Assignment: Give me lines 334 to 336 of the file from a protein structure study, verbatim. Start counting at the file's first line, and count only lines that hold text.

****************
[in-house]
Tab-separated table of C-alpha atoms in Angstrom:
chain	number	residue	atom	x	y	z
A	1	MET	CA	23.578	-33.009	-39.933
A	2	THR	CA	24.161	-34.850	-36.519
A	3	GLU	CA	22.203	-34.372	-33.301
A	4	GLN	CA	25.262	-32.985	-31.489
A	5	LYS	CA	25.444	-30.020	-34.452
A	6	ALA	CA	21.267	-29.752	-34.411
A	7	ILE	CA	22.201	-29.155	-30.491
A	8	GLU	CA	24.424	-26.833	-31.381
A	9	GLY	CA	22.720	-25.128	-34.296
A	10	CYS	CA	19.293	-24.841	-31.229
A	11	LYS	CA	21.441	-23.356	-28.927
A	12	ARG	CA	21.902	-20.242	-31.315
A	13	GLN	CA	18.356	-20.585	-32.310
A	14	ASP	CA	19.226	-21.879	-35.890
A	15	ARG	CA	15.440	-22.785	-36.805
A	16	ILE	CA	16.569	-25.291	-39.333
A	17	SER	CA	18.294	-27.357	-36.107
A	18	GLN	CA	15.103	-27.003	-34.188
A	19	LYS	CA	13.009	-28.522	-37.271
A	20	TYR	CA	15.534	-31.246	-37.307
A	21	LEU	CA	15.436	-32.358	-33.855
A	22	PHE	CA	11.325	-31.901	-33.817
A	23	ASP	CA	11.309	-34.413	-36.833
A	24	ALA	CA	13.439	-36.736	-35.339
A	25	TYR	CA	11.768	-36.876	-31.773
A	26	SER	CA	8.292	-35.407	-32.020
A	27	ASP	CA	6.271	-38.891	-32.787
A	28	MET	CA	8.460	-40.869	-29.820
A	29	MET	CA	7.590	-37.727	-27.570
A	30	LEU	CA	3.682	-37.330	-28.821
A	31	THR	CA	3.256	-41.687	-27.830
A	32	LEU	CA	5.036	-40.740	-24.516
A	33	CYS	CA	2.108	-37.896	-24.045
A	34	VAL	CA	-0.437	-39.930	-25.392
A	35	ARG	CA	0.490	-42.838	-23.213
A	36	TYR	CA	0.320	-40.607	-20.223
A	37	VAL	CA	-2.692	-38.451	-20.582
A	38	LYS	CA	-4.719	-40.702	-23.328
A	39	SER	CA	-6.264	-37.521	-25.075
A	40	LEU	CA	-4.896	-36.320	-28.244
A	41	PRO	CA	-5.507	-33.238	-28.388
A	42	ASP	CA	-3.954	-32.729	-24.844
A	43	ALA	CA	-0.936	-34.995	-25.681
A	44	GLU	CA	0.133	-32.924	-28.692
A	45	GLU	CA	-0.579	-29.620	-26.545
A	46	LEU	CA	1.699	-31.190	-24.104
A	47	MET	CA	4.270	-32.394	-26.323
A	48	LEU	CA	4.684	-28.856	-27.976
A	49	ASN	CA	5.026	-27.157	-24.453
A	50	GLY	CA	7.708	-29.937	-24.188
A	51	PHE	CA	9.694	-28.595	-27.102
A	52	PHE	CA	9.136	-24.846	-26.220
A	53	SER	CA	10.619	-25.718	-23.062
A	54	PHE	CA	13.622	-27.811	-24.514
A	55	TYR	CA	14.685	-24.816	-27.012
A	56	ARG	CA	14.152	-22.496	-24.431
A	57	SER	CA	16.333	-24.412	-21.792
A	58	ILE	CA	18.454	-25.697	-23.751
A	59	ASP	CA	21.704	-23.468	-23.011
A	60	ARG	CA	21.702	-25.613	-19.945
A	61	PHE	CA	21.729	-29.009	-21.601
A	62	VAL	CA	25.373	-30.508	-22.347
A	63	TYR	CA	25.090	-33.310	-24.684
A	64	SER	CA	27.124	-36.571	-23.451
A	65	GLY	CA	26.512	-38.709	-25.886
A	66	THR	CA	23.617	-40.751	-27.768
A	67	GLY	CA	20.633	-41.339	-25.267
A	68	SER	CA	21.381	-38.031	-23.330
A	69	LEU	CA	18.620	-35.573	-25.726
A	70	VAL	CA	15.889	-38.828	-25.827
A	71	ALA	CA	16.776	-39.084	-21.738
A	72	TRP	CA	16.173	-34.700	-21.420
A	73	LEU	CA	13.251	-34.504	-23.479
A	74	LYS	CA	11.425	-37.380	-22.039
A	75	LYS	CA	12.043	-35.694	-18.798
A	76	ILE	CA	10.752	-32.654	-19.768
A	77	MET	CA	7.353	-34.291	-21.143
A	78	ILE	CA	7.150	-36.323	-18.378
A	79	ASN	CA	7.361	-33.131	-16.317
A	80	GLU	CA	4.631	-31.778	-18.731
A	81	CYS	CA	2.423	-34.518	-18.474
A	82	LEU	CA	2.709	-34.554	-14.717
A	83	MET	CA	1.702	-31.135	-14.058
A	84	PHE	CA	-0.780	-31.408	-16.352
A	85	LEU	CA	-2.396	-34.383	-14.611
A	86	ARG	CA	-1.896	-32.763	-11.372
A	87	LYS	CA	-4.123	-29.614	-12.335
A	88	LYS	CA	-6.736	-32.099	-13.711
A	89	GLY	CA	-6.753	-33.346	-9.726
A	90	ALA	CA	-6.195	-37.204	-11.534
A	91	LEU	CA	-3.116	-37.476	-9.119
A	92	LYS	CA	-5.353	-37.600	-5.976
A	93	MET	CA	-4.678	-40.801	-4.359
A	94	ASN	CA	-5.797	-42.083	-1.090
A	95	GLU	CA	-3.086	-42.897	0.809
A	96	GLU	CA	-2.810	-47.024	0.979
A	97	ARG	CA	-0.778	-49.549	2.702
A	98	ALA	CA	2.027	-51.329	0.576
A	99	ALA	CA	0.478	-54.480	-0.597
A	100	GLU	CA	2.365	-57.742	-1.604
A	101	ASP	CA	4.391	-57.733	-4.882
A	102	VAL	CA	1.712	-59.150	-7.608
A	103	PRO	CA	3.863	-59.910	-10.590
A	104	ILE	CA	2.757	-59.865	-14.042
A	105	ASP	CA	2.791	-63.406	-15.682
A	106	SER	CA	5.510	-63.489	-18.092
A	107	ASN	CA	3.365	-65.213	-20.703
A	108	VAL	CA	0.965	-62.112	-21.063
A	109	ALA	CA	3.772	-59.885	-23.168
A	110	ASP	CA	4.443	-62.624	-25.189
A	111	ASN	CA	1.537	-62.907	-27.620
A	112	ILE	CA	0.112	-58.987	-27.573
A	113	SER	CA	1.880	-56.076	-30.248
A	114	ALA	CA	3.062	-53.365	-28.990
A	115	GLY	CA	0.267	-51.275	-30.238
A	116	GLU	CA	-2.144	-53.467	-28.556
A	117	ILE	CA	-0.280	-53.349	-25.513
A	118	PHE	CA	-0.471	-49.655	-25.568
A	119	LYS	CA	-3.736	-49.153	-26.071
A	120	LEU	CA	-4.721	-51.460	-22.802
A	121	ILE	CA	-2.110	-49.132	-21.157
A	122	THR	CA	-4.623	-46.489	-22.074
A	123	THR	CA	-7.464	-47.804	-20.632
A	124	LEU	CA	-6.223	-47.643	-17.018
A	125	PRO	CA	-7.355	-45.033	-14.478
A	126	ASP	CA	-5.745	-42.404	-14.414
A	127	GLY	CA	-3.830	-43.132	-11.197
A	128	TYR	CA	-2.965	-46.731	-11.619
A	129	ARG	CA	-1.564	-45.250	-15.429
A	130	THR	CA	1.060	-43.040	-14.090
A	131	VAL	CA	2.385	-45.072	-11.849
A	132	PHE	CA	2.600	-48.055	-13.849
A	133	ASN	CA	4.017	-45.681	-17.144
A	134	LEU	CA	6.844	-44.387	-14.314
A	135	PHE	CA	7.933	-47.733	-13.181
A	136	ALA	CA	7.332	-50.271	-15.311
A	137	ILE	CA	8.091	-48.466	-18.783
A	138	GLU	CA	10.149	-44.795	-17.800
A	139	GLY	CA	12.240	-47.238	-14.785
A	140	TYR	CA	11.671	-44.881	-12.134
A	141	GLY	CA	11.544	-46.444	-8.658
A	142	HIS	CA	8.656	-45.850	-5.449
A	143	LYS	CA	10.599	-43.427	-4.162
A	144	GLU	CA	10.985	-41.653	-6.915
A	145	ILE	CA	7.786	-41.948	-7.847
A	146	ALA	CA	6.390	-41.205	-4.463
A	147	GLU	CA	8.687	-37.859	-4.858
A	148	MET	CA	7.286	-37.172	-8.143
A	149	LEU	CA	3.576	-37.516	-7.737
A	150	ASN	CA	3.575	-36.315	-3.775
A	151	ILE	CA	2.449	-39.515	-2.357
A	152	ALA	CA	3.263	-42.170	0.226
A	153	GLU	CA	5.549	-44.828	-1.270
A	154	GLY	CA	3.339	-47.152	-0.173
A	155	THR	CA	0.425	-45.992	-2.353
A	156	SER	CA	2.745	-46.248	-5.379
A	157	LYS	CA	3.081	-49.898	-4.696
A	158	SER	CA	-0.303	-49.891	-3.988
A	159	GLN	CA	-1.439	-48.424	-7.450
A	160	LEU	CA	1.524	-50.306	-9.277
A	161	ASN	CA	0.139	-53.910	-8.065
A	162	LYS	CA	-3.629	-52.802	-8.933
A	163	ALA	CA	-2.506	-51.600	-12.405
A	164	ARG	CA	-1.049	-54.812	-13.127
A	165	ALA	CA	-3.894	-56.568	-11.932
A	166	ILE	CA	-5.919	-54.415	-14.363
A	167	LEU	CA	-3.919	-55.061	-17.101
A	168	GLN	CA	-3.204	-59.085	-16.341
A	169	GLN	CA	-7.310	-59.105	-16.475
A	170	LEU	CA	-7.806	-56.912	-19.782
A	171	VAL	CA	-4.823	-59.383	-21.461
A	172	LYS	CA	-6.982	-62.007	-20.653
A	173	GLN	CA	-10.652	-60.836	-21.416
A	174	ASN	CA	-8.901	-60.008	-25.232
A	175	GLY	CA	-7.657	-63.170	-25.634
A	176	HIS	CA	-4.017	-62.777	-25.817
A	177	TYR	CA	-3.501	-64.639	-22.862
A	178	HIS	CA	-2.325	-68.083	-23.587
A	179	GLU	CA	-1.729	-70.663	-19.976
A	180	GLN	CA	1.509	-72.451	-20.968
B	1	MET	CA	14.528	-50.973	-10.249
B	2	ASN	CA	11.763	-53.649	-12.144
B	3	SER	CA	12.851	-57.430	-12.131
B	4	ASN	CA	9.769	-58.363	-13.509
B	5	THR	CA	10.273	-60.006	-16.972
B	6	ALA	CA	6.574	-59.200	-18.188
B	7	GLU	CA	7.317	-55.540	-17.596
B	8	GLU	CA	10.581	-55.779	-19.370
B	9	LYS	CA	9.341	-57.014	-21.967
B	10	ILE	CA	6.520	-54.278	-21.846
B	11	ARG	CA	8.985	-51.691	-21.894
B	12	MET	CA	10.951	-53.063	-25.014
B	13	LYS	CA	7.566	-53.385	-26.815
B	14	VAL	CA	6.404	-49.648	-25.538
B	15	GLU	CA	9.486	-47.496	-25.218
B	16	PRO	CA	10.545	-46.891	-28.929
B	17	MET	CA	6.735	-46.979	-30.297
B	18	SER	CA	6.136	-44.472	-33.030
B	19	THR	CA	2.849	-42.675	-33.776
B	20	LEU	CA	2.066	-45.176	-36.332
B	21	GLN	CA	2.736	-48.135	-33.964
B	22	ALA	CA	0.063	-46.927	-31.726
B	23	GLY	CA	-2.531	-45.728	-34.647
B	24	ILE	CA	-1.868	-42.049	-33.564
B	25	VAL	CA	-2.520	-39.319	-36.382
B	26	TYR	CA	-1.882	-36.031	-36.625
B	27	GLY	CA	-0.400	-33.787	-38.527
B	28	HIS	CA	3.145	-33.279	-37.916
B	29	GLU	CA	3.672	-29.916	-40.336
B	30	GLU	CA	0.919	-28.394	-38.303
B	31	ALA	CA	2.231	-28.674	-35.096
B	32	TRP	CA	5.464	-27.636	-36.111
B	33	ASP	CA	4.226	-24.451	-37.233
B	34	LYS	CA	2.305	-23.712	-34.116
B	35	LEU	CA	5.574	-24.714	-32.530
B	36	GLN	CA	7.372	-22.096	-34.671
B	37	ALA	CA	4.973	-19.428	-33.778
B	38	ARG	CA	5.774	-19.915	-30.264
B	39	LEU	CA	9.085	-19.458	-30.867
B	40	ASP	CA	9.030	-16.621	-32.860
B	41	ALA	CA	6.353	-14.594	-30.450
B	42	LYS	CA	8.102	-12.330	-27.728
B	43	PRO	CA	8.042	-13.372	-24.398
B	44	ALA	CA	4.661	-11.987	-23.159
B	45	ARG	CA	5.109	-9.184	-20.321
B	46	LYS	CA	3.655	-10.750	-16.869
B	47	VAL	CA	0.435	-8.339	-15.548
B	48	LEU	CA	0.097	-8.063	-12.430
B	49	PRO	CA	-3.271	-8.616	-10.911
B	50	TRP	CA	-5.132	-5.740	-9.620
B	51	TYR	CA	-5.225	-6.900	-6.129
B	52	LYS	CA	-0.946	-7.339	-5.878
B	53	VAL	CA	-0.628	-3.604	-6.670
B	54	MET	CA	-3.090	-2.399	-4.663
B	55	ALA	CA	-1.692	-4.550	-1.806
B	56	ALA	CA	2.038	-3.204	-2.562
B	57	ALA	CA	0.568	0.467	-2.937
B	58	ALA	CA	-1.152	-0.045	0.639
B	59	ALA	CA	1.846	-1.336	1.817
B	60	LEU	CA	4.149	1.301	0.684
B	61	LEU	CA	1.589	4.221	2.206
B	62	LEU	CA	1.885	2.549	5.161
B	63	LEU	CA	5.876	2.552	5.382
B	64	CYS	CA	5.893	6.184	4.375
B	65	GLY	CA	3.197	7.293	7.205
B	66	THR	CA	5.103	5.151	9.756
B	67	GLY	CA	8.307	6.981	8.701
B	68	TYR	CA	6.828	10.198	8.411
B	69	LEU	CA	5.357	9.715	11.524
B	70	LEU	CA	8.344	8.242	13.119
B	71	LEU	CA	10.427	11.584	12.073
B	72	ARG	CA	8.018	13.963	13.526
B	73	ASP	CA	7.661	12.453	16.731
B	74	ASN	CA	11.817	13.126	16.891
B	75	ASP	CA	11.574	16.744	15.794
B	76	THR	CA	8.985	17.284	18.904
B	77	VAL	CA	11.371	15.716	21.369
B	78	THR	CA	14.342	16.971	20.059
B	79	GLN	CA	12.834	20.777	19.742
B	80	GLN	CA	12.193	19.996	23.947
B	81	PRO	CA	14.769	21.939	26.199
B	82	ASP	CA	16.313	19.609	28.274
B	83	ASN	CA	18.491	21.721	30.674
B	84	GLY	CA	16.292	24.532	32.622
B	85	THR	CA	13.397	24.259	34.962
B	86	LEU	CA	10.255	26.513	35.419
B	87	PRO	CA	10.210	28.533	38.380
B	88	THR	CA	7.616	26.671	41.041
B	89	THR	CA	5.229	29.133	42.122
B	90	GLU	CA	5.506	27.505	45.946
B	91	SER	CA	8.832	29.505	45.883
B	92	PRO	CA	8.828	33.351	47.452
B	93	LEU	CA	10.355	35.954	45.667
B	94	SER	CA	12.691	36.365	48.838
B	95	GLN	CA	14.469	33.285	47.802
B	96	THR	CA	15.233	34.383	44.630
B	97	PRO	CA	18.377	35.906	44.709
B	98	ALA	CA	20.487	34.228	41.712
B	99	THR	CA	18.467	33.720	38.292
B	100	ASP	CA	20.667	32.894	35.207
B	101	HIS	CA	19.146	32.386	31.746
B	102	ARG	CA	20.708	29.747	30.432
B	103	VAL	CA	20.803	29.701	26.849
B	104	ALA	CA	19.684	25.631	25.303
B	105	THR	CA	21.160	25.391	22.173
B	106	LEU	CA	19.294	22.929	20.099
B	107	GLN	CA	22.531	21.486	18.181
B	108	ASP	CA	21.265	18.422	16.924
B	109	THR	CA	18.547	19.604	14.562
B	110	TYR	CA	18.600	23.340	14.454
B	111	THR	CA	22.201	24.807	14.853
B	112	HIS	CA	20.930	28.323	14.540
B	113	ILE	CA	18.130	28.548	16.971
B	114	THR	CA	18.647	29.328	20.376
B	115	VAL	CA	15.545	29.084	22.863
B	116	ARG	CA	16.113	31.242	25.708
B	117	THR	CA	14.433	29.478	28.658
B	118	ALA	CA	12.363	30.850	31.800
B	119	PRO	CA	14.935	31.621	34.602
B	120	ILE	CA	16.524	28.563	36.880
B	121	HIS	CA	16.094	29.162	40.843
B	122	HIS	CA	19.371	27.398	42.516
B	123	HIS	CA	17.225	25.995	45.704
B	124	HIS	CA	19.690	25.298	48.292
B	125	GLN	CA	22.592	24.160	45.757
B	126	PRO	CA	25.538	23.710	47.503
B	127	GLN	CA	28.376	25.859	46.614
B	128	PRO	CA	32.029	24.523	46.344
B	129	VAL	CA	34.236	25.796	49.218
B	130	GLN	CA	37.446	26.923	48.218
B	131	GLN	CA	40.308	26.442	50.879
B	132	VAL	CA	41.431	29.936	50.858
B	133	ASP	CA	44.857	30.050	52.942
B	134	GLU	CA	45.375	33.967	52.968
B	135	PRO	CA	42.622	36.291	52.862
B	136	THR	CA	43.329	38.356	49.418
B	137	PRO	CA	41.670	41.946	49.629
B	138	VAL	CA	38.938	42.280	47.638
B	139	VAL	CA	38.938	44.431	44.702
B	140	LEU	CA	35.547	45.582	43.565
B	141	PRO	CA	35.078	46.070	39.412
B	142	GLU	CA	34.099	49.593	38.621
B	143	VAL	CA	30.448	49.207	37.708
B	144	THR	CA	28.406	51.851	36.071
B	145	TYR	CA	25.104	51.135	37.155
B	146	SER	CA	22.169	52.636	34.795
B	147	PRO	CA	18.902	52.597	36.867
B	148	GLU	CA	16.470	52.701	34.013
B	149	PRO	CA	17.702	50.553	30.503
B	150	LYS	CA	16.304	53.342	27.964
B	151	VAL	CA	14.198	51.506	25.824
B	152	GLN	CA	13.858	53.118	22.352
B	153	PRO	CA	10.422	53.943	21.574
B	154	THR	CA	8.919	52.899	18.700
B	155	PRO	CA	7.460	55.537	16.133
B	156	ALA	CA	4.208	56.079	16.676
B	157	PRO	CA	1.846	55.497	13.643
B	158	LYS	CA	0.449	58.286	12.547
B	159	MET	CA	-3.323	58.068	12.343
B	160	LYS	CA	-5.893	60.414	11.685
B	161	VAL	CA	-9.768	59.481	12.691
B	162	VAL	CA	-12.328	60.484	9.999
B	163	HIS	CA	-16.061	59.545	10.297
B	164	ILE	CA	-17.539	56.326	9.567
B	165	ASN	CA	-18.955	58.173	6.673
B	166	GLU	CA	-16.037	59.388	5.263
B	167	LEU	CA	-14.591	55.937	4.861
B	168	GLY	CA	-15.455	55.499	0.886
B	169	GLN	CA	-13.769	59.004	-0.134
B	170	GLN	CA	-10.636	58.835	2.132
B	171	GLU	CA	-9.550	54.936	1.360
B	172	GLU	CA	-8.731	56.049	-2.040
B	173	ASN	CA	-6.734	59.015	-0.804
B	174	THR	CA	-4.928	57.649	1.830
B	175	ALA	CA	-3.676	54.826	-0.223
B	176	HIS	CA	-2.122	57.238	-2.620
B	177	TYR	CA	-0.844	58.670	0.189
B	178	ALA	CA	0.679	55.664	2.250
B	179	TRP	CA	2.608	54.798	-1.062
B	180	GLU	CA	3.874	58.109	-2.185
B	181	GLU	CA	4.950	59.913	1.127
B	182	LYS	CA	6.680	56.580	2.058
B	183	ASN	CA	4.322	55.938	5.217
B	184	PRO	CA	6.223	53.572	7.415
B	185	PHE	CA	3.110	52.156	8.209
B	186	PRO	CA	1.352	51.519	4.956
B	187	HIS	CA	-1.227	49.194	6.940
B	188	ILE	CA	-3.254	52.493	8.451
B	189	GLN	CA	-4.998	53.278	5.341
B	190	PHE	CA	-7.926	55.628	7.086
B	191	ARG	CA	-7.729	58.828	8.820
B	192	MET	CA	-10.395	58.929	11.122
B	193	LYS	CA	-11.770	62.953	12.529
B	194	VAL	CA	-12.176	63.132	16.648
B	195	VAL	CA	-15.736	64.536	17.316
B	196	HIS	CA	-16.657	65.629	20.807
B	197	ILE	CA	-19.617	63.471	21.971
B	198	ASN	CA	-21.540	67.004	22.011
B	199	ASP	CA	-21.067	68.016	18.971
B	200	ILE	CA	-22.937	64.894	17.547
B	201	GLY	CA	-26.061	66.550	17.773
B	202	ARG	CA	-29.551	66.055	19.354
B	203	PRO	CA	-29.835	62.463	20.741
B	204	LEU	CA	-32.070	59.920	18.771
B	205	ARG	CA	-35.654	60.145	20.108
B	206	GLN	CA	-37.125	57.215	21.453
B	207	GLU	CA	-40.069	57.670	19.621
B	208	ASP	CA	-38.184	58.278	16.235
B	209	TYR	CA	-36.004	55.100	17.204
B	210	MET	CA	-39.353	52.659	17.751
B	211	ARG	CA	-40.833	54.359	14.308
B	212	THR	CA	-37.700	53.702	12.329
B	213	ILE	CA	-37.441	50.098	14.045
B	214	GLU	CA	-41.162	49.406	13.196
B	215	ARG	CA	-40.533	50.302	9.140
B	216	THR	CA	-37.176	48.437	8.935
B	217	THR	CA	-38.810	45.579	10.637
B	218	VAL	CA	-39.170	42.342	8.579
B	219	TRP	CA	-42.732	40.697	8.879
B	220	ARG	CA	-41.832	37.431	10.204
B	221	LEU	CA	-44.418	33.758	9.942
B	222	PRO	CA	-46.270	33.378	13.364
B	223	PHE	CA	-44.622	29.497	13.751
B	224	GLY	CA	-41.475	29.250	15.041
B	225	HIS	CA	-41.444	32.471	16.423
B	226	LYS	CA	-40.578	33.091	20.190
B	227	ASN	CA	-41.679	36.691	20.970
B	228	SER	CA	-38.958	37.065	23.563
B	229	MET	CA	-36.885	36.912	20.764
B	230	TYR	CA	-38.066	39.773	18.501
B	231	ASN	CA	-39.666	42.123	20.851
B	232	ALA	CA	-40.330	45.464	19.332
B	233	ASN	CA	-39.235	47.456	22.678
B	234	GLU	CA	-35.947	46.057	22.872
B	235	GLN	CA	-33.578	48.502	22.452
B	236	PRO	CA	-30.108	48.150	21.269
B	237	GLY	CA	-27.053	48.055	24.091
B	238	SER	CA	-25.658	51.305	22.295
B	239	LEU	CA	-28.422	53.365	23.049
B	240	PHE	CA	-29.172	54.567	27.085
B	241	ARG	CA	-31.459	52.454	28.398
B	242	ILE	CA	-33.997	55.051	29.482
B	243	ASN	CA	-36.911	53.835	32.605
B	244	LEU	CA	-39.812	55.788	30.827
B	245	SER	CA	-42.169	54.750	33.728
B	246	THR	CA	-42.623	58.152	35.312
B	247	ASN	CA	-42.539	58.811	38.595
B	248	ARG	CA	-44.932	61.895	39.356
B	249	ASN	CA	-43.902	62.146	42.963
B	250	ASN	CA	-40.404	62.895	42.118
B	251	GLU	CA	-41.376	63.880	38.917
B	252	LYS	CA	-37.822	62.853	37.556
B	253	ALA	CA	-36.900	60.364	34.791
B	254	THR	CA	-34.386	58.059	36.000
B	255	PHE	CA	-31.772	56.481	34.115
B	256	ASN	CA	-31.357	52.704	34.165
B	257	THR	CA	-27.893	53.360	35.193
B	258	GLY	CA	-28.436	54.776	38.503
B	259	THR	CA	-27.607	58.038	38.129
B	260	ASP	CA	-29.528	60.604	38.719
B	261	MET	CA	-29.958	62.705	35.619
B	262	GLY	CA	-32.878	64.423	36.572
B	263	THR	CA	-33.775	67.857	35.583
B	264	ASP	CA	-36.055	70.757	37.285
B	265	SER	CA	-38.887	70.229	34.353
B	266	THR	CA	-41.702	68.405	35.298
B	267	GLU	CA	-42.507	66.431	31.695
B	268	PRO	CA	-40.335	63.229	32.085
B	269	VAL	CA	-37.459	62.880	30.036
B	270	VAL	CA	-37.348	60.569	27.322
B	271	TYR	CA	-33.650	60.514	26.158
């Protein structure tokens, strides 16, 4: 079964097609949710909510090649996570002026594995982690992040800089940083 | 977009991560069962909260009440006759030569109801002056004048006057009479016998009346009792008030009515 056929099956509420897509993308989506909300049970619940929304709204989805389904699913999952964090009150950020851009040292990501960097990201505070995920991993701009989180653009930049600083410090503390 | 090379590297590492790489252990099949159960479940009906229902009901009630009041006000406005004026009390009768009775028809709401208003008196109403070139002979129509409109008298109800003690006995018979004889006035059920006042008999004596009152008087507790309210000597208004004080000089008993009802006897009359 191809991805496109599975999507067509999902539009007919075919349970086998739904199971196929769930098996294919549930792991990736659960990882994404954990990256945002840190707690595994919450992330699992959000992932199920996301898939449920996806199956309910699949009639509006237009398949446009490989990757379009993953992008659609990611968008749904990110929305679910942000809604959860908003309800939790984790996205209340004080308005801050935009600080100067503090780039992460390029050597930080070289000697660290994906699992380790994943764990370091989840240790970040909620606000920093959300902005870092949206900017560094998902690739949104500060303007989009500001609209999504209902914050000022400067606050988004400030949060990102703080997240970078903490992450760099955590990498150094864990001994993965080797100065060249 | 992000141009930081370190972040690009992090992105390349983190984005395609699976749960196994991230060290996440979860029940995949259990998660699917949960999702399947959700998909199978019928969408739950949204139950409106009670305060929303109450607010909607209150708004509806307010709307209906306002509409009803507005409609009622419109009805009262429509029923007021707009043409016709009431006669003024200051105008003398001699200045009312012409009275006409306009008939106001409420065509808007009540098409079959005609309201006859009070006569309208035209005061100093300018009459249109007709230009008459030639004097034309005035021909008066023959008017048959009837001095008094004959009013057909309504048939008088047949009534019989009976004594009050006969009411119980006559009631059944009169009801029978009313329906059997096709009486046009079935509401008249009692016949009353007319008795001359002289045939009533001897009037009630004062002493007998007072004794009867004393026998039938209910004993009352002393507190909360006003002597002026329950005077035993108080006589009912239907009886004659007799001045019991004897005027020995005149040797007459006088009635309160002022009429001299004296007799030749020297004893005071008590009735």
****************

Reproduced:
B	151	VAL	CA	14.198	51.506	25.824
B	152	GLN	CA	13.858	53.118	22.352
B	153	PRO	CA	10.422	53.943	21.574